Table 2:
Areas for intervention.


There is a clear need to implement and evaluate interventions to retain patients in the period before they have started treatment, yet to date few such studies have been published. This literature review identified three major areas that are amenable to intervention and thus provide direction for future research for the exploration or validation of interventions to support patient retention along the care cascade.

We found that transport costs and distance were the main factors that impeded on a patient's continuity in HIV care. Transport vouchers, transport re-imbursements and a free patient transport system are viable methods to avert out-of-pocket payments for travel [51–53]. Integration [54,55] and decentralization [56–62] of ART care has been shown to be beneficial for patients receiving ART and may also improve access to care for pre-ART patients. In particular, the use of mobile units providing pre-ART services such as CD4 count monitoring and home-delivered ART [63] have been found to improve linkage to care.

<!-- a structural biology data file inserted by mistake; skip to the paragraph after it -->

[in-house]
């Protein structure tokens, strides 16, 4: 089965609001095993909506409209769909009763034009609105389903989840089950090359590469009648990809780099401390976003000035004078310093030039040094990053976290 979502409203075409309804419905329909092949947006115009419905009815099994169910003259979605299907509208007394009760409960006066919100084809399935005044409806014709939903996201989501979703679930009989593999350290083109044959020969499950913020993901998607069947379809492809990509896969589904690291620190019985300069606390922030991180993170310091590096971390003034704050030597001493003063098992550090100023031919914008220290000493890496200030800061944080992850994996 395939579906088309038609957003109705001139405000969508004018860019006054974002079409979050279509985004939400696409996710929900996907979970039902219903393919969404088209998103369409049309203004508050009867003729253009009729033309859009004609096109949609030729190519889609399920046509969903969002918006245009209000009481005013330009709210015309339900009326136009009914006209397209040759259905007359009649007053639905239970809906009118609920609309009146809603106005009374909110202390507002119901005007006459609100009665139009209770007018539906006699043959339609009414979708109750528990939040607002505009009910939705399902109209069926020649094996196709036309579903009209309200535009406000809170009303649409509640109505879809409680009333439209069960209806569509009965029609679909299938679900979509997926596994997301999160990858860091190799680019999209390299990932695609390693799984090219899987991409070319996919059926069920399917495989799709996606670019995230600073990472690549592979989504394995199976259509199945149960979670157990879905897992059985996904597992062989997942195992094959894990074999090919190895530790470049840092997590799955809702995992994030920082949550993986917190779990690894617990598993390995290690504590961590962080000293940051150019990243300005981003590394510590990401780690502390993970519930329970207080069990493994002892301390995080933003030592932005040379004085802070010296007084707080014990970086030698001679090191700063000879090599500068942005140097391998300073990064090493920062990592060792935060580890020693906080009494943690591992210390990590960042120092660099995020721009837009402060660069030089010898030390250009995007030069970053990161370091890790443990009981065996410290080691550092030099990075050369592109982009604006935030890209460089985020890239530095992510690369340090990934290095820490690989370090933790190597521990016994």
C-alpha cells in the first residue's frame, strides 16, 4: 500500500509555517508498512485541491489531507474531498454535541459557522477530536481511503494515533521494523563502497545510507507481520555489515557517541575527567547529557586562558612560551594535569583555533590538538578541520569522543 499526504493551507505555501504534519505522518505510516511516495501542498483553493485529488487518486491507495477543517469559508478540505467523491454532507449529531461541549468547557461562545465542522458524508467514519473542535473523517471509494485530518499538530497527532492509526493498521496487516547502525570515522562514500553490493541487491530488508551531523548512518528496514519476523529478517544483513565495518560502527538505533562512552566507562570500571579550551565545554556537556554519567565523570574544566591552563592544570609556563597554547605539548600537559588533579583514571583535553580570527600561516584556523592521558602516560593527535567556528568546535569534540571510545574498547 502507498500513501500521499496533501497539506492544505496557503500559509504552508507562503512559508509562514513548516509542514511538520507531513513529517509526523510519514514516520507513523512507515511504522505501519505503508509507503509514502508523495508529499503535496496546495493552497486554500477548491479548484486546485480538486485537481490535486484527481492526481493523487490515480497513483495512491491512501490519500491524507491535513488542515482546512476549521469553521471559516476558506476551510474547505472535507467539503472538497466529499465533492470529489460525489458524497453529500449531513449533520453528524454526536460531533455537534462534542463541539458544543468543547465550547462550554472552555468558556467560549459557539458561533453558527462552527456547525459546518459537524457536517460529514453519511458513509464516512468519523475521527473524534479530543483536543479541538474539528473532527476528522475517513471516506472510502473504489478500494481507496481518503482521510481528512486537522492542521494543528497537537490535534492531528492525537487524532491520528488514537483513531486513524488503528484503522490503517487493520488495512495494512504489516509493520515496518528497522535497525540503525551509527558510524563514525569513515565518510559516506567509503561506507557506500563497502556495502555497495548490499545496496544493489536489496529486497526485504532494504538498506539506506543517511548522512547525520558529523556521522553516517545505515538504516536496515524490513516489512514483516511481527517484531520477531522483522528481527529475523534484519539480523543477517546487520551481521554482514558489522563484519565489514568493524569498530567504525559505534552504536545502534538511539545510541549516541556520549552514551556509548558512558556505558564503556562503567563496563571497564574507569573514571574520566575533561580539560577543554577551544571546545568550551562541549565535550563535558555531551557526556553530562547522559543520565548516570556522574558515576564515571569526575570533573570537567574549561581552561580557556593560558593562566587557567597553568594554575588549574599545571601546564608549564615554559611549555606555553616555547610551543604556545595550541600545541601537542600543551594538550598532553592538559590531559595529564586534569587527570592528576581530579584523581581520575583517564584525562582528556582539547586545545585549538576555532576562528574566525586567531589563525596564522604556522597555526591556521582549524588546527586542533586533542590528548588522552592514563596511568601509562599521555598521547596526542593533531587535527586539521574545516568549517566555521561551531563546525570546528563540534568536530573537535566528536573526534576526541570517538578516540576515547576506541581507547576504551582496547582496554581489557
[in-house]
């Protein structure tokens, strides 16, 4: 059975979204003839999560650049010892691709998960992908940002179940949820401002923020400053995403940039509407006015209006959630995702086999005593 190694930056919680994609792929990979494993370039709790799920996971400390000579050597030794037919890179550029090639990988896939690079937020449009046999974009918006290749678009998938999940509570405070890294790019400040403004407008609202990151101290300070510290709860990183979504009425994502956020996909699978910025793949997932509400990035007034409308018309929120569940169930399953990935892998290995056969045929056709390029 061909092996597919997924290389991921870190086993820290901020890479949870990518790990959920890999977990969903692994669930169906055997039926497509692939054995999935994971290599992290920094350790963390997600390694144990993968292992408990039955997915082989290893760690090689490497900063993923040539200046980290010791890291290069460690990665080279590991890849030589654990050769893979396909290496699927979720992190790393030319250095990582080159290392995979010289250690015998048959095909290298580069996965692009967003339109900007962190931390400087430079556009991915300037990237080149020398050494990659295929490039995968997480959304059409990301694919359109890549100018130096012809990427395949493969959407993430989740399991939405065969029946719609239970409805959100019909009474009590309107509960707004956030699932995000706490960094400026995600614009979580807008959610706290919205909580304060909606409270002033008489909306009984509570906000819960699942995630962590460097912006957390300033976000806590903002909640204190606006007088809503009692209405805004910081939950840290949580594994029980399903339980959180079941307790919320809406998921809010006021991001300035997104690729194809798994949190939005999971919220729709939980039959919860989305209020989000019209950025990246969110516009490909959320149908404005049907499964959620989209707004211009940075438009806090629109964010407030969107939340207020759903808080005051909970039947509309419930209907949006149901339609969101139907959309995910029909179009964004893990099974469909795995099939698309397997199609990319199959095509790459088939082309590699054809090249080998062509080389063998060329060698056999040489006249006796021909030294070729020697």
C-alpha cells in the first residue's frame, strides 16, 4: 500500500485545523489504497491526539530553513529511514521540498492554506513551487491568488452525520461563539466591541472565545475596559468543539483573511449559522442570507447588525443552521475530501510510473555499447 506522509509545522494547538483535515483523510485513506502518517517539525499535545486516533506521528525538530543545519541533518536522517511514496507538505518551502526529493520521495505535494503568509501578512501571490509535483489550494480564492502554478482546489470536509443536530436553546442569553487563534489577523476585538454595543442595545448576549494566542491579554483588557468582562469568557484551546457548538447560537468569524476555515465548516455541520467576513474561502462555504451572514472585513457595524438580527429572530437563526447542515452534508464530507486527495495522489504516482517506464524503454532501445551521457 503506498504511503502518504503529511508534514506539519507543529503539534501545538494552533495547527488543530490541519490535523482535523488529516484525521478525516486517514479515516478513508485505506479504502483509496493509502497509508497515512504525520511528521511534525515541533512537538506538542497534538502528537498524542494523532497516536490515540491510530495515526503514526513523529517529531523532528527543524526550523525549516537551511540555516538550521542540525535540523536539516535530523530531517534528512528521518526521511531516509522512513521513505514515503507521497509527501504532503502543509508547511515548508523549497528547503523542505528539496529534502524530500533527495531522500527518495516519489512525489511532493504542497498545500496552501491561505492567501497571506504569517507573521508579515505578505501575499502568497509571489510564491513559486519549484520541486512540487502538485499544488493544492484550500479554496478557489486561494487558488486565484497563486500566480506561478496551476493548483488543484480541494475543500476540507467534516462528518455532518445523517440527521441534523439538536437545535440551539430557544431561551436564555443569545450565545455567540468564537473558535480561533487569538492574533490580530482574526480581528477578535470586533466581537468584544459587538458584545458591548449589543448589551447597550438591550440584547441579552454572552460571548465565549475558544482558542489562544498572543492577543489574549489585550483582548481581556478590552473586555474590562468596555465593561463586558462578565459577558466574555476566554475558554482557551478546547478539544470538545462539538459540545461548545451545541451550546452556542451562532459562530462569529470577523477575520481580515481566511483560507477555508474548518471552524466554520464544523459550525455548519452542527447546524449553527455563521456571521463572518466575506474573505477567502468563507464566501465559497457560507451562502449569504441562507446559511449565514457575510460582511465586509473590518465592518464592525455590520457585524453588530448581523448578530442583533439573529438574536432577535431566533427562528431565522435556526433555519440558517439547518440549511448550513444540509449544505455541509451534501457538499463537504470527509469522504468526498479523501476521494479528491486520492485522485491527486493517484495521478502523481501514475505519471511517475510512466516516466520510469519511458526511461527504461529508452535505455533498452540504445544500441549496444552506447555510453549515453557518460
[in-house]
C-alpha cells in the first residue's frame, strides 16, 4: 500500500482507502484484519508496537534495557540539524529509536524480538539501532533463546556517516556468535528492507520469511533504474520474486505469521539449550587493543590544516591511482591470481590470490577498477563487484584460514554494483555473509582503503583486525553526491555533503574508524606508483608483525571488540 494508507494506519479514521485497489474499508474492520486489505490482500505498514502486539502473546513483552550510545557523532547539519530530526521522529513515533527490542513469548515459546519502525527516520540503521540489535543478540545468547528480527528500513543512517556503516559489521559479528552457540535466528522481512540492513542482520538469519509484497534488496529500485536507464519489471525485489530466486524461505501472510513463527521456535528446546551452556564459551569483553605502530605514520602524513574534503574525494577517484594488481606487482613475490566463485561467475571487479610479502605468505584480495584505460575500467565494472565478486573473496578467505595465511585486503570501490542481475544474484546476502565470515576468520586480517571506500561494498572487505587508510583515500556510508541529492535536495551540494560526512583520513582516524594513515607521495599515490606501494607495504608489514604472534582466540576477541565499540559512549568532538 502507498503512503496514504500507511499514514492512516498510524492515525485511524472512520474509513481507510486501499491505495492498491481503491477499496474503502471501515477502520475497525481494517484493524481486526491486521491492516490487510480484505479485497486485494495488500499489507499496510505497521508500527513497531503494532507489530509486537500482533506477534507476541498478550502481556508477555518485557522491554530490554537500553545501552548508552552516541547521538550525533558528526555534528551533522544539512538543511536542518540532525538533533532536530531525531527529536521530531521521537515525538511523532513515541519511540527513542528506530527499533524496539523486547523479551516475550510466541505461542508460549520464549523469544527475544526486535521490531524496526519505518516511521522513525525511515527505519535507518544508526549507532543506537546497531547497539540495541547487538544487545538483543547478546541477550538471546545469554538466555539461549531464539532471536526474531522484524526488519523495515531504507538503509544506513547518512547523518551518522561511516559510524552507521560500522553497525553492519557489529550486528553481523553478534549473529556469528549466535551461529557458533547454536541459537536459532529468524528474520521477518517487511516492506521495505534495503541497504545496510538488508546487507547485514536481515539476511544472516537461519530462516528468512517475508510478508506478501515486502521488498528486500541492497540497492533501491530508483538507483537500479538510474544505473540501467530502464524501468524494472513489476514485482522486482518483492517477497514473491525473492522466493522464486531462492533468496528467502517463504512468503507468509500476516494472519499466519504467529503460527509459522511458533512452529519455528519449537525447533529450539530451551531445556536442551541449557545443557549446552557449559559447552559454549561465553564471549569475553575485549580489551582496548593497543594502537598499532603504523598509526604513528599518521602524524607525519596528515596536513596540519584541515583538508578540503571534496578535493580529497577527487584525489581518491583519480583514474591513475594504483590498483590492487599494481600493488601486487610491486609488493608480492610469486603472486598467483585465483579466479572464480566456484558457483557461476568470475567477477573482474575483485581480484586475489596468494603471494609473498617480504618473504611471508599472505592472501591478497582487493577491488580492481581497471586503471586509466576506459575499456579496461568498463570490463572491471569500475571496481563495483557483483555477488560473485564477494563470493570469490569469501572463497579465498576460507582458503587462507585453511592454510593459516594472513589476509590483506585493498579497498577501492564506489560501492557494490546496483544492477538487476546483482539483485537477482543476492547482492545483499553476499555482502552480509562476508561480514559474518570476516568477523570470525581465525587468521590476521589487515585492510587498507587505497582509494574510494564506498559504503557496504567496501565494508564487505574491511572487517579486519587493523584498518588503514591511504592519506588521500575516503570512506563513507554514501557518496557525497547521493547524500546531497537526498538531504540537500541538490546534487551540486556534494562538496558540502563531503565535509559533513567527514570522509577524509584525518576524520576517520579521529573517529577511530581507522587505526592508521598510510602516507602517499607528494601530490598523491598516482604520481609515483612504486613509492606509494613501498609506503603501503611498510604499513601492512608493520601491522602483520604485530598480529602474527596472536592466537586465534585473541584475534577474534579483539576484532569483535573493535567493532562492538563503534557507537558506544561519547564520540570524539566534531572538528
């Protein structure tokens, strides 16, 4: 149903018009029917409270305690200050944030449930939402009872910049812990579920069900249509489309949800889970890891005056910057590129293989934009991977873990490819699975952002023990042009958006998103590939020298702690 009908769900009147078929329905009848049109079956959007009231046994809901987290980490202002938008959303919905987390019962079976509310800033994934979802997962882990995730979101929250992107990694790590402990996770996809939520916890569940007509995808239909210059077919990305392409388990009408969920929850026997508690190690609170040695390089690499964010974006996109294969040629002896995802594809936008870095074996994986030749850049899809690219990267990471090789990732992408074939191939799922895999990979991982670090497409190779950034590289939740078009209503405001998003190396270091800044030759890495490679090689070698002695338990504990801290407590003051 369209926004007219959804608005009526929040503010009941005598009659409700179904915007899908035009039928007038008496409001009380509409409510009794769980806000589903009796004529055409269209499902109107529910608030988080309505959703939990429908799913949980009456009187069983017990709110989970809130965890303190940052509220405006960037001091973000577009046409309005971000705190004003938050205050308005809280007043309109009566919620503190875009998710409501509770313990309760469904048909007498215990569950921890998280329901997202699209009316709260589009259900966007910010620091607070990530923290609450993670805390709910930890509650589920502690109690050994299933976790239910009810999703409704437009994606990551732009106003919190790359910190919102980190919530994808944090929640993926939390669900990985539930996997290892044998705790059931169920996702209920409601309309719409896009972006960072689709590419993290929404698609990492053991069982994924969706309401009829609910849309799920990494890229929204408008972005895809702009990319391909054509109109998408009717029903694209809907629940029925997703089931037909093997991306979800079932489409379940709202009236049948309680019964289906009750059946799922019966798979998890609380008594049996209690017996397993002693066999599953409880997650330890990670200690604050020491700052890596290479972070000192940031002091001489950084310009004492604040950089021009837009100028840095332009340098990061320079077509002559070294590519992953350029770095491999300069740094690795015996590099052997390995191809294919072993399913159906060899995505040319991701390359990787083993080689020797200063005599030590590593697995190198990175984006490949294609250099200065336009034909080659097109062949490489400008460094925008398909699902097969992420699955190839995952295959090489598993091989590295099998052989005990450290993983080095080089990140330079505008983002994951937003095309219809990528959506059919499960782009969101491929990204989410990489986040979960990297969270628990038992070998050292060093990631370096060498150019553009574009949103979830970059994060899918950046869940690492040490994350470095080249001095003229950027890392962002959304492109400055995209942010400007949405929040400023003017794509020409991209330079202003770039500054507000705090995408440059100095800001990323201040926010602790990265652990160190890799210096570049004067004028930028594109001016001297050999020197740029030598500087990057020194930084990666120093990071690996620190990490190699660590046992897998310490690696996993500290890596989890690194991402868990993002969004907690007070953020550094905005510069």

The current study also found that lack of human resources was both a predictor and barrier to care and was reported by several studies. Task-shifting [56,57,64–68] has been shown to be effective in resource-constrained settings and thus may partially address staff shortages. Furthermore, financial incentives, career development programmes, enhanced management, personal recognition and improved working conditions are critical for retaining and sustaining HCWs in the public-sector in order to have the human resources to retain patients in care [69,70]. This review showed that long waiting times was a commonly reported barrier to care. These could be potentially eliminated through a systematic patient appointment system, less frequent patient visits, and less frequent dispensing schedules, including community-based dispensing which has been found to reduce patient attrition on ART [71]. Results from several studies have shown that most patients who undergo CD4 count testing fail to return to their healthcare facility for their results [11–14] and this is mainly to avoid accruing transports costs and waiting in long clinic queues [38,44]. Recent data has shown that point-of-care (POC) CD4 count technology is effective in reducing losses associated with CD4 count testing completion in both South Africa [72] and Mozambique [73] as this reduces the number of visits a patient has to make to the healthcare facility. Moreover, a study conducted in a mobile clinic setting in South Africa showed that patients receiving rapid CD4 count results were more likely to link to care in comparison to those who did not [74].